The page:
Society has always had a double standard concerning men and women who choose not to get married. Women were supposed to be programmed for marriage and family while men were envied for their carefree bachelor lifestyle.
Women could stay single for just so long before they were classified as spinsters, too old in the tooth, while men were often referred to as being lucky for having escaped the parson’s noose, and they were never too old to be desirable as a marriage partner.
In the old days, a woman was thought to be put on earth for the purpose of procreating, while the man could hold onto his bachelorhood and childfree status indefinitely.
But so much has changed. More and more women want the same privileges that men have always taken for granted. They want equal relationships and, if they can’t have that, they want to remain single. They want fulfilling careers and they want their voices heard in and out of the house.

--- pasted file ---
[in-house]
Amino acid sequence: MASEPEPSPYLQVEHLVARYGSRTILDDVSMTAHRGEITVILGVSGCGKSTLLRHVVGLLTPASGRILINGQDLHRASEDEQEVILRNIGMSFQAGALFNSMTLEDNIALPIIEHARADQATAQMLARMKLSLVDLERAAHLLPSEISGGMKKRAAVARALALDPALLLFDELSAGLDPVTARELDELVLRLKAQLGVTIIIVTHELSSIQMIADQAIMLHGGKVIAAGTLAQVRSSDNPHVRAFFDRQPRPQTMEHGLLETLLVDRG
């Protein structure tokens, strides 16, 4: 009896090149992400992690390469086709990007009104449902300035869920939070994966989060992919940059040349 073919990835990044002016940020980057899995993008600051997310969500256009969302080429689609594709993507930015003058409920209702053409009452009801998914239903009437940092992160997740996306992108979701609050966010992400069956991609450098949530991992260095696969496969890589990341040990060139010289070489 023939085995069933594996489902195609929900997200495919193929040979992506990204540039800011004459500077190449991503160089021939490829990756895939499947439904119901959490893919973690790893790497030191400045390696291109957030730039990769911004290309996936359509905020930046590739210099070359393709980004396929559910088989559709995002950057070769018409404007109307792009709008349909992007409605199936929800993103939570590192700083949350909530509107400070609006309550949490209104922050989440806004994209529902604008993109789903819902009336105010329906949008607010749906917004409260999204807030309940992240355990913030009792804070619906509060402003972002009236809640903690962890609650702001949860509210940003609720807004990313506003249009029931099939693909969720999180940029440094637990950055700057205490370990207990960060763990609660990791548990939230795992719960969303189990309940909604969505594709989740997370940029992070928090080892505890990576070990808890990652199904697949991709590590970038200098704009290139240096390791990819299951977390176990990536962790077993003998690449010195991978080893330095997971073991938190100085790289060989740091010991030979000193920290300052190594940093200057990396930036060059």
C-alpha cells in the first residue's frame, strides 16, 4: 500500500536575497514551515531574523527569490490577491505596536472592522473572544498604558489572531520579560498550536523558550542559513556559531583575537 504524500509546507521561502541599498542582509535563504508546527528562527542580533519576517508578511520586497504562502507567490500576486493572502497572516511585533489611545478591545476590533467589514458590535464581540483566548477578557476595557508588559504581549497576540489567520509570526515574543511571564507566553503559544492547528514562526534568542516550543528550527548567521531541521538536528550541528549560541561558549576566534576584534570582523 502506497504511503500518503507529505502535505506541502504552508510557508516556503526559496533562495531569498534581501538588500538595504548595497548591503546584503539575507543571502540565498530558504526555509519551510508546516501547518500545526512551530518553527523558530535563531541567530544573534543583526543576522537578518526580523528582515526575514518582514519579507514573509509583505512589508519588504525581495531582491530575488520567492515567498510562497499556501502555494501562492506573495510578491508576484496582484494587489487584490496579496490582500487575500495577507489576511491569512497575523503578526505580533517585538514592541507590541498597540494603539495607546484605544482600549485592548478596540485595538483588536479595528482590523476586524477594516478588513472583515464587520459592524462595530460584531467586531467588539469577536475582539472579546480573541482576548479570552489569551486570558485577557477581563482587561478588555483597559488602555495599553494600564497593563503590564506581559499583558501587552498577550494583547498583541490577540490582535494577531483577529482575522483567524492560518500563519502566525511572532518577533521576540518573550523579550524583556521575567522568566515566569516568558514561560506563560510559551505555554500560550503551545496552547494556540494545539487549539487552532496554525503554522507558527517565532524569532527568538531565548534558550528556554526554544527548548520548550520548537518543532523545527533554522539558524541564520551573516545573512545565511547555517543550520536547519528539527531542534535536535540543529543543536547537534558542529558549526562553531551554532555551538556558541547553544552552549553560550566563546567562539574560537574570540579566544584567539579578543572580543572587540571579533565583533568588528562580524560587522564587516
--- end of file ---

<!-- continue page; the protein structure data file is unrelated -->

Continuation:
Many of them aren’t interested in being the movers and shakers, but they don’t want to be treated as chattel, having little value. They want to have a voice in the household finances and retirement plans. They don’t want to be relegated to the posiion of being “the little woman” who has to make her husband believe that all of her great ideas come from him.
There has been so much said about men being commitment phobes but we’re starting to see a growing trend among women who are also commitment phobes. The reason they’re slipping under the radar is because they have always been regarded as the nurturers, the ones with the nesting instinct who dream of a husband and children.
But times are changing. Women want more in life than just being a wife and mother. They want their own identity, and they want to pursue their own dreams. If their dreams include a husband and children, that’s all right, as long as that’s not the only thing in their life. And many of them are holding off on marriage in much the same way that men have always held off on marriage.
Only time will tell if women can ever have true equality in relationships or if this is just a short spurt of independence, like a firecracker, bursting to life briefly, and then fizzling out.